The debate concerning American exceptionalism and American uniqueness is nothing new in the American political arena. Since the economic crisis and the failure in Iraq, this debate has gained a new dimension. Everybody, from the most eminent authors and scholars to the most well-known journalists and screenplay writers try to understand and assess the state of American society and politics. In this election season, this debate gained a new significance. Thus, this election may be about more than electing a president for the American public and politics. The president-elect may have more challenging tasks.
As the world watched one of the most interesting primary seasons in the United States for the presidential election on Tuesday with primaries in New Jersey, New Mexico and California, it looks like the primary race is over and the presidential race is about to start. Republican frontrunner Donald Trump was guaranteed the nomination a few weeks back; with Hillary Clinton's recent primary victories, she is the nominee of the Democratic Party, and major actors and heavy weights in her party, such as President Obama, Senator Elizabeth Warren and Congresswoman Nancy Pelosi, started to endorse Hillary.
Members of think tankers and analysts in Washington and in Western capitals started to project U.S. domestic and foreign policy for the next administration, making recommendations and suggestions for the next U.S. president. There are difficult domestic and foreign policy challenges awaiting the new president: the continuing economic recovery, problems in education and infrastructure, nuclear weapons in North Korea, the rise of China, the threat of terrorism, the danger of failed states and the unpredictability of Russia. However, policies concerning these challenges are impacted by increasing polarization in public opinion and political debates in American society and political elites. Debates and policies concerning isolationism and responsibility in the international arena are all directly linked to discussions in the public arena.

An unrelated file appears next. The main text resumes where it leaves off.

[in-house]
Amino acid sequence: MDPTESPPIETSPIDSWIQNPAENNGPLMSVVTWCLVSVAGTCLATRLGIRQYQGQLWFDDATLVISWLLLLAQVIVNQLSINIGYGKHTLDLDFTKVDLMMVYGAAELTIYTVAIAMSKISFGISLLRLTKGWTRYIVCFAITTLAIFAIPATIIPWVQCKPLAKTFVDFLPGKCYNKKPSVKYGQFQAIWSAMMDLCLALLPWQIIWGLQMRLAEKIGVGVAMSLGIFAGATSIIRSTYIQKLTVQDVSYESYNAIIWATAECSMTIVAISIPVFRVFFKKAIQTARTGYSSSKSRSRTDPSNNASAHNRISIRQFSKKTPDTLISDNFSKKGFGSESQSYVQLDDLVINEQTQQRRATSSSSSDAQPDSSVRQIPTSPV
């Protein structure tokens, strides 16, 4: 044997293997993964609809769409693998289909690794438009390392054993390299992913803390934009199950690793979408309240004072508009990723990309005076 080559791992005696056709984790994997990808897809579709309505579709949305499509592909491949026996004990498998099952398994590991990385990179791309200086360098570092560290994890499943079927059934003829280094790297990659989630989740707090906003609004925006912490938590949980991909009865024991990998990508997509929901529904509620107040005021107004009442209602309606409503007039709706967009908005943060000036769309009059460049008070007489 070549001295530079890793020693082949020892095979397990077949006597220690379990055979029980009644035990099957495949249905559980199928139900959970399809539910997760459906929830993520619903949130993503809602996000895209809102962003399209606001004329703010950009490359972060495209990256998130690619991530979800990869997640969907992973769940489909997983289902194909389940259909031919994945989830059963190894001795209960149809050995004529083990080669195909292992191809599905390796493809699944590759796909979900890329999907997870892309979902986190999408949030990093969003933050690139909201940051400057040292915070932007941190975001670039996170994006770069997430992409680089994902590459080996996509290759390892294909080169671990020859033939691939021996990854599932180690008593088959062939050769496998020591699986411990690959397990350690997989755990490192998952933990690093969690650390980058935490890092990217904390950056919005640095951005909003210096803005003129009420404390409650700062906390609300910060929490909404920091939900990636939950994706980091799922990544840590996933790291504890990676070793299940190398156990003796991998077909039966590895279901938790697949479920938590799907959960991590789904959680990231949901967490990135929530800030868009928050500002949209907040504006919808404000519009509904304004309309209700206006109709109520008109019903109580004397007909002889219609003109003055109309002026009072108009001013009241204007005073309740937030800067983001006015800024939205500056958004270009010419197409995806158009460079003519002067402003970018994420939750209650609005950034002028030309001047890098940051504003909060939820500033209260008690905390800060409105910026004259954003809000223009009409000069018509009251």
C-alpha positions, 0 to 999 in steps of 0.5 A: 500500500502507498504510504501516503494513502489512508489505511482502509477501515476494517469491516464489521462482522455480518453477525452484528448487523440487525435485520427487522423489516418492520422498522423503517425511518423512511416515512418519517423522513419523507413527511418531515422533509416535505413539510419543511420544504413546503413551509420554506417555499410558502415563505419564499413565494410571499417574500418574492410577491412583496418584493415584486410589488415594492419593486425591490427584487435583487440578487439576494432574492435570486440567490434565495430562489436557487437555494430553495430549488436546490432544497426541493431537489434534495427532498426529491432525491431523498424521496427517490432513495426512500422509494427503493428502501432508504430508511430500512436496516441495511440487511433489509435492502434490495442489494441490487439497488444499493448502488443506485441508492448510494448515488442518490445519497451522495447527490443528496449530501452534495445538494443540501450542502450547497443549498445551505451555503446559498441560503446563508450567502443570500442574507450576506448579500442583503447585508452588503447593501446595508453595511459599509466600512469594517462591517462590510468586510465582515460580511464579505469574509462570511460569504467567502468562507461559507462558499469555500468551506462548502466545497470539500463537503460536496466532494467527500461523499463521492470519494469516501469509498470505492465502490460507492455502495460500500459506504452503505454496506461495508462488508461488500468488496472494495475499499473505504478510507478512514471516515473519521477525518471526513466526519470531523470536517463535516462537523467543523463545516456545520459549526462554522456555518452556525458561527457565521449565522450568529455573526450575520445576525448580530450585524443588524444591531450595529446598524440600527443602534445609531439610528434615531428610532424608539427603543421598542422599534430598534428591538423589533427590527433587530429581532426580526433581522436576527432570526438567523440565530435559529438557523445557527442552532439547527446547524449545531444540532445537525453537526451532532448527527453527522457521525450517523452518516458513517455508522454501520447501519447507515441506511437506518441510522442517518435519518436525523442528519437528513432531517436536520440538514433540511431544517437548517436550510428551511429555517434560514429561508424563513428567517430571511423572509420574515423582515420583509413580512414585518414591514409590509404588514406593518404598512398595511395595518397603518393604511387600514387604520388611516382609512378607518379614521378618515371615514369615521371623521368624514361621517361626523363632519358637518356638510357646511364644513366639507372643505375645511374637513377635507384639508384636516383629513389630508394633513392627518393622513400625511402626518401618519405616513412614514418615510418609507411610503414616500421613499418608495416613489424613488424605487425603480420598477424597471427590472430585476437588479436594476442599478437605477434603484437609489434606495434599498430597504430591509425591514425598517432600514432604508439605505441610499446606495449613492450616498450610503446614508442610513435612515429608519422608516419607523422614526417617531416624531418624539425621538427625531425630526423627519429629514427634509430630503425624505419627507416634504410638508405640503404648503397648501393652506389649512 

Although super polarized and politicized public opinion will be significant challenges for the new president, this is nothing new. The American society has faced similar problems in different junctures in its history. However, debates in the Bush and Obama administrations on key issues together with the long primary season made this polarization even more acute. Republican Party candidate discourses in the primary season and the threat perception that they distributed to the American electorate created a serious rift in various segments of society with regard to key issues. Ideas once considered marginal have now entered the mainstream, mobilizing a political discourse that will be hard to demobilize.
In the next six months this political tension can be elevated by the candidates and have serious societal repercussions, possibly leading to the emergence or empowerment of marginal and radical groups. The legal impact of this situation would be very obvious in the case of the dominance of the various parties in presidential and congressional elections. The situation concerning the Affordable Care Act, Debt Ceiling Crisis and the Federal Shutdown will continue to dominate U.S. politics. No doubt, this situation could seriously impact already existing problems in the bureaucracy and interagency and interagency competition, making it harder and less secure for the president to run the government.
Although it is nothing new in politics around the world, American polarization at this critical juncture in the international system is more serious and might have long-lasting implications for American politics and international relations. Thus, the president's task will be to navigate this highly polarized and politically charged atmosphere and to keep society from marginal and radical political movements and political discourses and limit the impact of these movements on the policies of the U.S. administration.